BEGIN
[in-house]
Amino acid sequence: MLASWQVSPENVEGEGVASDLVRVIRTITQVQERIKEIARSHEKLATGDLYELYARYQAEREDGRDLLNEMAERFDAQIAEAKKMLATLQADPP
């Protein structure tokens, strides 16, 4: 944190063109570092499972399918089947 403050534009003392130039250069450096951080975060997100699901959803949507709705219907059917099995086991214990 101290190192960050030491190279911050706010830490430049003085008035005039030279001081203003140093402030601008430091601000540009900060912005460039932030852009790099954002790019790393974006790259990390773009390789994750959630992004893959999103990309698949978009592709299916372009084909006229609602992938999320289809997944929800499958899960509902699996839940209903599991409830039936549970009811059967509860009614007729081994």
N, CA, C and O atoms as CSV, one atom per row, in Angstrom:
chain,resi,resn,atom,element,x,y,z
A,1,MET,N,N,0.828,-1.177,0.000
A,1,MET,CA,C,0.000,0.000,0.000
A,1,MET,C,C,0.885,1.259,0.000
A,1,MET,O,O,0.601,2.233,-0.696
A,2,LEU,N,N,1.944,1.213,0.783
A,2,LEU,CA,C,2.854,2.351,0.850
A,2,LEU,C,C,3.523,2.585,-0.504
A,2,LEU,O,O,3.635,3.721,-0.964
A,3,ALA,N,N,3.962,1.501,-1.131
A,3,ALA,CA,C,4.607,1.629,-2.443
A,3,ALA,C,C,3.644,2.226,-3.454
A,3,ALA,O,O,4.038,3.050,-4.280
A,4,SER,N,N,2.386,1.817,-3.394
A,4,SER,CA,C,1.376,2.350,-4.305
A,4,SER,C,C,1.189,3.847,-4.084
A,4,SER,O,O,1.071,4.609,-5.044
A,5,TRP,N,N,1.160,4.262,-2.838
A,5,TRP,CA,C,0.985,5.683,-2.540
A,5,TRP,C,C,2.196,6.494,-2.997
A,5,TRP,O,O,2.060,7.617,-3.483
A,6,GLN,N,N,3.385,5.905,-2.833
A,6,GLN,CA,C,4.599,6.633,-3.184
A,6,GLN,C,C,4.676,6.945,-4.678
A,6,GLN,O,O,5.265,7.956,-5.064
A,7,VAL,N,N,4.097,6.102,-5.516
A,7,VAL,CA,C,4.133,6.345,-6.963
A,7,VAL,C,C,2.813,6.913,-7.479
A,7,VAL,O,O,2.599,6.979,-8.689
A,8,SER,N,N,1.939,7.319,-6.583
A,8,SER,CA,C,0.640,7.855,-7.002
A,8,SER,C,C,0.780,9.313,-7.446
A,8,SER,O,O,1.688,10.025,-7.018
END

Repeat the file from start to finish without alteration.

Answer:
[in-house]
Amino acid sequence: MLASWQVSPENVEGEGVASDLVRVIRTITQVQERIKEIARSHEKLATGDLYELYARYQAEREDGRDLLNEMAERFDAQIAEAKKMLATLQADPP
């Protein structure tokens, strides 16, 4: 944190063109570092499972399918089947 403050534009003392130039250069450096951080975060997100699901959803949507709705219907059917099995086991214990 101290190192960050030491190279911050706010830490430049003085008035005039030279001081203003140093402030601008430091601000540009900060912005460039932030852009790099954002790019790393974006790259990390773009390789994750959630992004893959999103990309698949978009592709299916372009084909006229609602992938999320289809997944929800499958899960509902699996839940209903599991409830039936549970009811059967509860009614007729081994």
N, CA, C and O atoms as CSV, one atom per row, in Angstrom:
chain,resi,resn,atom,element,x,y,z
A,1,MET,N,N,0.828,-1.177,0.000
A,1,MET,CA,C,0.000,0.000,0.000
A,1,MET,C,C,0.885,1.259,0.000
A,1,MET,O,O,0.601,2.233,-0.696
A,2,LEU,N,N,1.944,1.213,0.783
A,2,LEU,CA,C,2.854,2.351,0.850
A,2,LEU,C,C,3.523,2.585,-0.504
A,2,LEU,O,O,3.635,3.721,-0.964
A,3,ALA,N,N,3.962,1.501,-1.131
A,3,ALA,CA,C,4.607,1.629,-2.443
A,3,ALA,C,C,3.644,2.226,-3.454
A,3,ALA,O,O,4.038,3.050,-4.280
A,4,SER,N,N,2.386,1.817,-3.394
A,4,SER,CA,C,1.376,2.350,-4.305
A,4,SER,C,C,1.189,3.847,-4.084
A,4,SER,O,O,1.071,4.609,-5.044
A,5,TRP,N,N,1.160,4.262,-2.838
A,5,TRP,CA,C,0.985,5.683,-2.540
A,5,TRP,C,C,2.196,6.494,-2.997
A,5,TRP,O,O,2.060,7.617,-3.483
A,6,GLN,N,N,3.385,5.905,-2.833
A,6,GLN,CA,C,4.599,6.633,-3.184
A,6,GLN,C,C,4.676,6.945,-4.678
A,6,GLN,O,O,5.265,7.956,-5.064
A,7,VAL,N,N,4.097,6.102,-5.516
A,7,VAL,CA,C,4.133,6.345,-6.963
A,7,VAL,C,C,2.813,6.913,-7.479
A,7,VAL,O,O,2.599,6.979,-8.689
A,8,SER,N,N,1.939,7.319,-6.583
A,8,SER,CA,C,0.640,7.855,-7.002
A,8,SER,C,C,0.780,9.313,-7.446
A,8,SER,O,O,1.688,10.025,-7.018